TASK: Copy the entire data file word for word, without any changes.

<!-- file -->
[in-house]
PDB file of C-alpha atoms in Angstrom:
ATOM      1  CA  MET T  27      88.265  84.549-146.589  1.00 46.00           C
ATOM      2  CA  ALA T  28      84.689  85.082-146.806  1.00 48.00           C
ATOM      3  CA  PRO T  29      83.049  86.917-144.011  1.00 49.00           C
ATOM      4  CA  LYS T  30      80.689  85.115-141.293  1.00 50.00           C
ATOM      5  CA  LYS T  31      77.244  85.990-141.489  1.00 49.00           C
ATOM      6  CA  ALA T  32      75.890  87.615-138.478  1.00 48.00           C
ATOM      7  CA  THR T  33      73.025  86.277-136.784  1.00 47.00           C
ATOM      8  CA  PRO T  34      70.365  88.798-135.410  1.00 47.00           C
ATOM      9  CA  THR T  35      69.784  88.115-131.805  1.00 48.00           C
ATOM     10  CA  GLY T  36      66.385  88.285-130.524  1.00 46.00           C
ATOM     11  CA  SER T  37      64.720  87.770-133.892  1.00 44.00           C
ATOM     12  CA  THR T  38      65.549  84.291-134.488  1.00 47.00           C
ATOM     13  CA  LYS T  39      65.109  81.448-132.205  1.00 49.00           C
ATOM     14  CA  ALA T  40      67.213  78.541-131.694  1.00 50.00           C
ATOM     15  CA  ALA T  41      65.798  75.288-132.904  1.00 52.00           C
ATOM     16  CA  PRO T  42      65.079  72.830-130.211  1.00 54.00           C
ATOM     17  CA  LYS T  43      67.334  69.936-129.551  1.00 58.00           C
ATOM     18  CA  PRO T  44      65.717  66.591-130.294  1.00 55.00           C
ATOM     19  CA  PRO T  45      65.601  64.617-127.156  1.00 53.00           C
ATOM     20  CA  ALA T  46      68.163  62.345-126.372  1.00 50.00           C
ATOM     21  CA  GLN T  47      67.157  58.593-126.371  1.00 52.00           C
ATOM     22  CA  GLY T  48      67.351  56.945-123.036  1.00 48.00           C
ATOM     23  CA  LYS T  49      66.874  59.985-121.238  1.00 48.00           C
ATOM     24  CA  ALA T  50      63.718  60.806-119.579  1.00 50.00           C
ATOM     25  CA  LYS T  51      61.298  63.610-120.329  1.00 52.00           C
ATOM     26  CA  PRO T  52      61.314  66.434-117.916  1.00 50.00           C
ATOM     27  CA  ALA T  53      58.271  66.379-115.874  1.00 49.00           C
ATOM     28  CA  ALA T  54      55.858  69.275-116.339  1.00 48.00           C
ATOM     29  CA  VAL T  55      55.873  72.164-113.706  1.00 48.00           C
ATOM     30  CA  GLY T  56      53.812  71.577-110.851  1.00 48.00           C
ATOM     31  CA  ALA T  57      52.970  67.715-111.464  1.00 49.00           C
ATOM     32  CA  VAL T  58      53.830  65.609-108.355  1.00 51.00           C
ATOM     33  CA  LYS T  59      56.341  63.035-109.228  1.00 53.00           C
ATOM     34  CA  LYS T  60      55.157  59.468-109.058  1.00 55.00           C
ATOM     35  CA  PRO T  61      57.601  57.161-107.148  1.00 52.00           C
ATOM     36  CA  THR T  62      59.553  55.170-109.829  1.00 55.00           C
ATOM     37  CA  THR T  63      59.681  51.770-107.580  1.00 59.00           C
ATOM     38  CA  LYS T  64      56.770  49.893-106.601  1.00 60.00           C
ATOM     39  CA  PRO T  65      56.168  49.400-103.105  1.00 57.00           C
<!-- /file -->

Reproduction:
[in-house]
PDB file of C-alpha atoms in Angstrom:
ATOM      1  CA  MET T  27      88.265  84.549-146.589  1.00 46.00           C
ATOM      2  CA  ALA T  28      84.689  85.082-146.806  1.00 48.00           C
ATOM      3  CA  PRO T  29      83.049  86.917-144.011  1.00 49.00           C
ATOM      4  CA  LYS T  30      80.689  85.115-141.293  1.00 50.00           C
ATOM      5  CA  LYS T  31      77.244  85.990-141.489  1.00 49.00           C
ATOM      6  CA  ALA T  32      75.890  87.615-138.478  1.00 48.00           C
ATOM      7  CA  THR T  33      73.025  86.277-136.784  1.00 47.00           C
ATOM      8  CA  PRO T  34      70.365  88.798-135.410  1.00 47.00           C
ATOM      9  CA  THR T  35      69.784  88.115-131.805  1.00 48.00           C
ATOM     10  CA  GLY T  36      66.385  88.285-130.524  1.00 46.00           C
ATOM     11  CA  SER T  37      64.720  87.770-133.892  1.00 44.00           C
ATOM     12  CA  THR T  38      65.549  84.291-134.488  1.00 47.00           C
ATOM     13  CA  LYS T  39      65.109  81.448-132.205  1.00 49.00           C
ATOM     14  CA  ALA T  40      67.213  78.541-131.694  1.00 50.00           C
ATOM     15  CA  ALA T  41      65.798  75.288-132.904  1.00 52.00           C
ATOM     16  CA  PRO T  42      65.079  72.830-130.211  1.00 54.00           C
ATOM     17  CA  LYS T  43      67.334  69.936-129.551  1.00 58.00           C
ATOM     18  CA  PRO T  44      65.717  66.591-130.294  1.00 55.00           C
ATOM     19  CA  PRO T  45      65.601  64.617-127.156  1.00 53.00           C
ATOM     20  CA  ALA T  46      68.163  62.345-126.372  1.00 50.00           C
ATOM     21  CA  GLN T  47      67.157  58.593-126.371  1.00 52.00           C
ATOM     22  CA  GLY T  48      67.351  56.945-123.036  1.00 48.00           C
ATOM     23  CA  LYS T  49      66.874  59.985-121.238  1.00 48.00           C
ATOM     24  CA  ALA T  50      63.718  60.806-119.579  1.00 50.00           C
ATOM     25  CA  LYS T  51      61.298  63.610-120.329  1.00 52.00           C
ATOM     26  CA  PRO T  52      61.314  66.434-117.916  1.00 50.00           C
ATOM     27  CA  ALA T  53      58.271  66.379-115.874  1.00 49.00           C
ATOM     28  CA  ALA T  54      55.858  69.275-116.339  1.00 48.00           C
ATOM     29  CA  VAL T  55      55.873  72.164-113.706  1.00 48.00           C
ATOM     30  CA  GLY T  56      53.812  71.577-110.851  1.00 48.00           C
ATOM     31  CA  ALA T  57      52.970  67.715-111.464  1.00 49.00           C
ATOM     32  CA  VAL T  58      53.830  65.609-108.355  1.00 51.00           C
ATOM     33  CA  LYS T  59      56.341  63.035-109.228  1.00 53.00           C
ATOM     34  CA  LYS T  60      55.157  59.468-109.058  1.00 55.00           C
ATOM     35  CA  PRO T  61      57.601  57.161-107.148  1.00 52.00           C
ATOM     36  CA  THR T  62      59.553  55.170-109.829  1.00 55.00           C
ATOM     37  CA  THR T  63      59.681  51.770-107.580  1.00 59.00           C
ATOM     38  CA  LYS T  64      56.770  49.893-106.601  1.00 60.00           C
ATOM     39  CA  PRO T  65      56.168  49.400-103.105  1.00 57.00           C